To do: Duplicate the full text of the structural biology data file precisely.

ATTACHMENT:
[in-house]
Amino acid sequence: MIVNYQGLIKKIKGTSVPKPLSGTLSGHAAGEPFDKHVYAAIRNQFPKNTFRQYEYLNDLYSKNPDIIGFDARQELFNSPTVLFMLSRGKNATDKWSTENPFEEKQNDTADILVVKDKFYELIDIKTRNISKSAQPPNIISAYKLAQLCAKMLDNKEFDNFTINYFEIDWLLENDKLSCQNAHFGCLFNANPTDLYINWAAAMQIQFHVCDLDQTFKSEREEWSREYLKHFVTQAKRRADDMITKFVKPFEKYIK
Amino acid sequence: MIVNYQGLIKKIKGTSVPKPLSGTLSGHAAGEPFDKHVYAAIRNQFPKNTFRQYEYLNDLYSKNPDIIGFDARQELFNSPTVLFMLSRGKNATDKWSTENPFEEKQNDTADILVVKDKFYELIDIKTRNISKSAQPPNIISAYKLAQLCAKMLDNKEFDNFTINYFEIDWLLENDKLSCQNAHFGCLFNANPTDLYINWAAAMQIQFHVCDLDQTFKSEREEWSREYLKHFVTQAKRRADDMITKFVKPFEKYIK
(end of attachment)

[in-house]
Amino acid sequence: MIVNYQGLIKKIKGTSVPKPLSGTLSGHAAGEPFDKHVYAAIRNQFPKNTFRQYEYLNDLYSKNPDIIGFDARQELFNSPTVLFMLSRGKNATDKWSTENPFEEKQNDTADILVVKDKFYELIDIKTRNISKSAQPPNIISAYKLAQLCAKMLDNKEFDNFTINYFEIDWLLENDKLSCQNAHFGCLFNANPTDLYINWAAAMQIQFHVCDLDQTFKSEREEWSREYLKHFVTQAKRRADDMITKFVKPFEKYIK
Amino acid sequence: MIVNYQGLIKKIKGTSVPKPLSGTLSGHAAGEPFDKHVYAAIRNQFPKNTFRQYEYLNDLYSKNPDIIGFDARQELFNSPTVLFMLSRGKNATDKWSTENPFEEKQNDTADILVVKDKFYELIDIKTRNISKSAQPPNIISAYKLAQLCAKMLDNKEFDNFTINYFEIDWLLENDKLSCQNAHFGCLFNANPTDLYINWAAAMQIQFHVCDLDQTFKSEREEWSREYLKHFVTQAKRRADDMITKFVKPFEKYIK